• two months’ in arrears of rent;
    • in arrears at least three times in the last three years; and
    • even if the tenant clears the arrears by the date of the hearing, a judge must grant an order for possession.
  • New specific grounds for supported and temporary accommodation.
  • The notice period for existing rent arrears eviction grounds will be increased to four weeks.
  • In cases of criminal behaviour or serious antisocial behaviour, the notice period for the existing mandatory eviction ground will decrease.

One thing to note is that under the new rules, contrary to what is in place currently where a landlord takes money for a deposit, it will need to demonstrate that it has protected the deposit before making a claim for possession based on a section 8 notice.

Other proposed reforms

A new ombudsman
The government is proposing to set up a new ombudsman. Membership will be mandatory for landlords. It is proposed that the ombudsman will have wide-ranging powers including compelling landlords to issue apologies, provide information, take remedial action, pay compensation of up to £25,000 and require landlords to reimburse rent to tenants in certain circumstances.

Any ombudsman decision will be binding and failure to comply with a decision may result in repeat or serious offenders being liable for a banning order or enforcement through court.

A more efficient court process?
The government plans to introduce a package of wide-ranging court reforms to help make the process of going to court more efficient. Some of the proposals to achieve this will include increasing county court bailiff capacity; introducing a paper-less process; giving urgent cases priority; strengthening alternative dispute resolution services; and use of the ombudsman to reduce the caseload in the county courts.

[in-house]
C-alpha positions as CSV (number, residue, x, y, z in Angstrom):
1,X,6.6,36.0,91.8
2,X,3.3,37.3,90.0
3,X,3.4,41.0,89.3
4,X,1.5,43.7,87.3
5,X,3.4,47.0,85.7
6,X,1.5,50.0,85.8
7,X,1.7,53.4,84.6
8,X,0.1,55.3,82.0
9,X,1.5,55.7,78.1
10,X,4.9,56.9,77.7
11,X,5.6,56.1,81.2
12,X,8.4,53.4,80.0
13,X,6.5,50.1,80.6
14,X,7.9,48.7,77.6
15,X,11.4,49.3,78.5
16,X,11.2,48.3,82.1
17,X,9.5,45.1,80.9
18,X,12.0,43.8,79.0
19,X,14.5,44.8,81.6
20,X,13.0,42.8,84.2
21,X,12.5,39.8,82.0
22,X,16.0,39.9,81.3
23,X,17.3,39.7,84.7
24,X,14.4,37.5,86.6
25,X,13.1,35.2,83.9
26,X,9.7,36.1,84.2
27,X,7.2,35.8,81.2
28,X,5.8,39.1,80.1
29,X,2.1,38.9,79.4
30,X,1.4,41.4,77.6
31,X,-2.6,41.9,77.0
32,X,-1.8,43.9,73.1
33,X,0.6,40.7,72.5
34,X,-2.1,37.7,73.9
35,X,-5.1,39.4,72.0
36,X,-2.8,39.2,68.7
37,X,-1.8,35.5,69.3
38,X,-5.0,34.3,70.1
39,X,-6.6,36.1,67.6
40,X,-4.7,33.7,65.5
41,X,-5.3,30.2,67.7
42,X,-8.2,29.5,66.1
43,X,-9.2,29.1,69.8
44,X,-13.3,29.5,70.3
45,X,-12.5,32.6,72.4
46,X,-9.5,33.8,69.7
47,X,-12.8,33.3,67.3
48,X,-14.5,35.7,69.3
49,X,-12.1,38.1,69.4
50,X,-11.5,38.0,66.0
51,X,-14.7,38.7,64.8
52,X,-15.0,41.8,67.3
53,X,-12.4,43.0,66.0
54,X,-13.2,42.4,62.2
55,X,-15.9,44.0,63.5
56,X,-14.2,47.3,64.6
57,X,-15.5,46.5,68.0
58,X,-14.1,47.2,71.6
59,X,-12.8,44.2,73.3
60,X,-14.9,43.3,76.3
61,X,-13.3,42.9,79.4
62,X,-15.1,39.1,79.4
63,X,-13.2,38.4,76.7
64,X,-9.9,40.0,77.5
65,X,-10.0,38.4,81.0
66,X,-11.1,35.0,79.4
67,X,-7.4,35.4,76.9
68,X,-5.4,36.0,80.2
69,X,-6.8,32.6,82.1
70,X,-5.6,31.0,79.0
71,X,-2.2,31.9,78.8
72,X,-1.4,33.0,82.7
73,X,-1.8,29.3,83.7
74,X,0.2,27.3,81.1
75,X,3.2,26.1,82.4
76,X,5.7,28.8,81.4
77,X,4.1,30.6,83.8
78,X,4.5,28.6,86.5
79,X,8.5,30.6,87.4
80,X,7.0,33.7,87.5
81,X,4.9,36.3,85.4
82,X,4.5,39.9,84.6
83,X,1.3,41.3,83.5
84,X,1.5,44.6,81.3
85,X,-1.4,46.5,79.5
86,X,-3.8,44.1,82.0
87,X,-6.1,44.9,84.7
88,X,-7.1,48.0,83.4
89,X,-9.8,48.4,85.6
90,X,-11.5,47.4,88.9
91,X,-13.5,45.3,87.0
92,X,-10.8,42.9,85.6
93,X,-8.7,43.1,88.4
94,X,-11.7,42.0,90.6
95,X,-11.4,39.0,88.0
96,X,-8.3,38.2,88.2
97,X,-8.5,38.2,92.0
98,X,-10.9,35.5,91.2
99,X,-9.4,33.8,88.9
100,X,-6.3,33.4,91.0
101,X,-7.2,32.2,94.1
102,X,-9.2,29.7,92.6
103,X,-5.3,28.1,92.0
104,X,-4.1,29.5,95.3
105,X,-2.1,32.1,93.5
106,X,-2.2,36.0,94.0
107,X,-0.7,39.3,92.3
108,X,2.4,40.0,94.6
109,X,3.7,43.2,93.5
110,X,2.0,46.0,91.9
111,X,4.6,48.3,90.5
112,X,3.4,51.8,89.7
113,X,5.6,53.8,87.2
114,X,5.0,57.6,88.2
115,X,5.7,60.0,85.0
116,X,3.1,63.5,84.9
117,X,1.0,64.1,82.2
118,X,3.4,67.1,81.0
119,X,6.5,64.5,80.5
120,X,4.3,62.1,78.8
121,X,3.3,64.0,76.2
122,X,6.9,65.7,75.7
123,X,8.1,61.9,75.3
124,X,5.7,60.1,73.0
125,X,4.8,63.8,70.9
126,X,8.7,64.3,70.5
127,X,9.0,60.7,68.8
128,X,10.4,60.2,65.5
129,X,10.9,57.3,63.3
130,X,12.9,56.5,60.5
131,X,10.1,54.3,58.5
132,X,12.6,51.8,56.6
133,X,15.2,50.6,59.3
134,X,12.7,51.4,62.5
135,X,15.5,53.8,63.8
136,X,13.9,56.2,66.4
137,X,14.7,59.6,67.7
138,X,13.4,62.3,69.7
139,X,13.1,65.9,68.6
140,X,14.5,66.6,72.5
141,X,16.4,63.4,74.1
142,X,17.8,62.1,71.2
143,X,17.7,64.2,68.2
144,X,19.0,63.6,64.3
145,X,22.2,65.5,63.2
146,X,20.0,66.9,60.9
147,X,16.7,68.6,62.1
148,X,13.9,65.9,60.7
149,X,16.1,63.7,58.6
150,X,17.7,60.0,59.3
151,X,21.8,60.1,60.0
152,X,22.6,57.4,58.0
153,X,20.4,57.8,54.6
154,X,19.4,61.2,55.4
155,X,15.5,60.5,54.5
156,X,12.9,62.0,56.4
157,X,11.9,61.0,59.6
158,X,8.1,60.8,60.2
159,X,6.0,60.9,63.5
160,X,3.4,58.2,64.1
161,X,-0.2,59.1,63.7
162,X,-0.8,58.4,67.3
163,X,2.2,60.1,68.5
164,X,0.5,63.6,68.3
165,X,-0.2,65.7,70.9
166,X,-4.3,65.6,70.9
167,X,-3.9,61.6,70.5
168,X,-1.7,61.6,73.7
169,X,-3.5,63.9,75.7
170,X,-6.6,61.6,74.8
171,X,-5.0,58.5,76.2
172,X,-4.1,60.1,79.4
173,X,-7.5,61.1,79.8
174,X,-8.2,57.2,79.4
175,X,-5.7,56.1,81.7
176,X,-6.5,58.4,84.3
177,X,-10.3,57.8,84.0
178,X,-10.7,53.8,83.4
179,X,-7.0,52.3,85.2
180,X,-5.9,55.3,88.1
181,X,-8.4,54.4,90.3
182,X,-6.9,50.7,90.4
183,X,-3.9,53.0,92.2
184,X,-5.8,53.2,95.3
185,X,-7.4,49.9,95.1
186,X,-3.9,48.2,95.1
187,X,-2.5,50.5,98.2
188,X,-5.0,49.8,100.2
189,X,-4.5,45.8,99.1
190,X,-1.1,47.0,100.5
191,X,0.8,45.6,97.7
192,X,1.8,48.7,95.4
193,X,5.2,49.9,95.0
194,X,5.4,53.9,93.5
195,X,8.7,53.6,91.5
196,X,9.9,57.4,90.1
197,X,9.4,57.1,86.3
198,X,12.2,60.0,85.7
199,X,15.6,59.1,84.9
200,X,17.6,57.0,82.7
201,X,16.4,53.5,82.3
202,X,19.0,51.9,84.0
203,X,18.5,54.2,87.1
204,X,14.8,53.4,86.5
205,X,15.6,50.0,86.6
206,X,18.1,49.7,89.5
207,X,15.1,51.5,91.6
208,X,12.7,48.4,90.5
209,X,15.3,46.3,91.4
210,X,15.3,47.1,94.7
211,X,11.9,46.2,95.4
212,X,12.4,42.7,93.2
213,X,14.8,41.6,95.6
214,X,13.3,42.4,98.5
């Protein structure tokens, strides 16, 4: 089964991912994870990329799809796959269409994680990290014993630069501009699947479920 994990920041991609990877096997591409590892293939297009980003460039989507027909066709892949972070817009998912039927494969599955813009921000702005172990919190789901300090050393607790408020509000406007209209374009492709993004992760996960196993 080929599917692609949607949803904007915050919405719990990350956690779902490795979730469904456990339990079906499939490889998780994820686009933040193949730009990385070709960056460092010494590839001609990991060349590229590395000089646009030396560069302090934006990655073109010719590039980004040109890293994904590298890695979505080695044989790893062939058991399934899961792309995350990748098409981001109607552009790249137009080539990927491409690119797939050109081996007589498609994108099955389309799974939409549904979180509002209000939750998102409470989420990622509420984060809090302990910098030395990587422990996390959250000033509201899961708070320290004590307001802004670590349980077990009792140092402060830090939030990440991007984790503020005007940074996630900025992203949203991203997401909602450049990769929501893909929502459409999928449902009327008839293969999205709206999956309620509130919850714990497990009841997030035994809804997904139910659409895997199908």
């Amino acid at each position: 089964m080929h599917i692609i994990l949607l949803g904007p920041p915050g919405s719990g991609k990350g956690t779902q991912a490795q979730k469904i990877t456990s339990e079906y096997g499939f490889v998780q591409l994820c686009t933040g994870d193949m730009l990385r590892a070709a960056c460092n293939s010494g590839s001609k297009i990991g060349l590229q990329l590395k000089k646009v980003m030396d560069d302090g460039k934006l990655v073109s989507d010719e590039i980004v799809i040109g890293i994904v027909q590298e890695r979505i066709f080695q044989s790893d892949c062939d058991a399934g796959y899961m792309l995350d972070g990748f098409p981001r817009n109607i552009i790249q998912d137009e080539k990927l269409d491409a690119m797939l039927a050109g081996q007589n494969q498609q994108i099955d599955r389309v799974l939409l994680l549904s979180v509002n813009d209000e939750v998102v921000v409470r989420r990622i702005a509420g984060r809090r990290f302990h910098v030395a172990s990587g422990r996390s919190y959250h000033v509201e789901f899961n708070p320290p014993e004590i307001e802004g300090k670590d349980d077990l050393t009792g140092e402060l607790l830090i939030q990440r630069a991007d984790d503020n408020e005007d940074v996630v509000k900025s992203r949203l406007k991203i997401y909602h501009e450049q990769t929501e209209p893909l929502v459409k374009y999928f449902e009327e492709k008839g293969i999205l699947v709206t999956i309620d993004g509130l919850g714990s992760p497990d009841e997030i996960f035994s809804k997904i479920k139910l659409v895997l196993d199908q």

Council’s enforcement powers
Local authorities will be given power to issue fines via civil penalty notices to landlords who illegally evict or harass tenants or who do not meet requirements of the new system. They will be able to issue rent repayment orders for breach of decent homes standard and minimum fines. It will also be much easier for local authorities to put landlords onto the Rogue Landlord Database (RLD) and it will also be mandatory to put landlords who fall foul of the new regime onto the RLD.

What does this all mean?

At the moment, registered providers of social housing will not be exempt from these changes. They will need to review their starter tenancies which allow them to use section 21 notices for a limited time before the tenancies become assured tenancies. It will not be possible to grant this type of tenancy when the statute comes into force and section 21 notices are no longer allowed to be served on pre-reform tenancies.

For all landlords in the PRS, this means yet more change and uncertainty. There will be an even greater onus on landlords to ensure that the properties they let are safe and free of disrepair. There is likely to be an even greater increase in the number of claims brought by tenants where landlords fail in these responsibilities.

Furthermore, the drafting of the new tenancy agreements will be key as landlords and agents will not be able to simply re-issue new agreements to existing tenants under the new regime where mistakes have been made. This is likely to mean even longer agreements being drafted with even more obligations contained in them to ensure a landlord is able to successfully evict tenants who breach their obligations.

Tenants will be very happy with the proposed changes. The reforms will give them greater security of tenure and provide them with some certainty that, when they rent a property under the new rules, they will be able to live there for far longer than under the existing regime assuming they do not breach the tenancy terms.

Tenants will be more likely to be able to keep pets and make a rented property feel like their home. There will also be even greater oversight on landlords who fail to comply with their obligations to keep their tenants’ homes fit for habitation.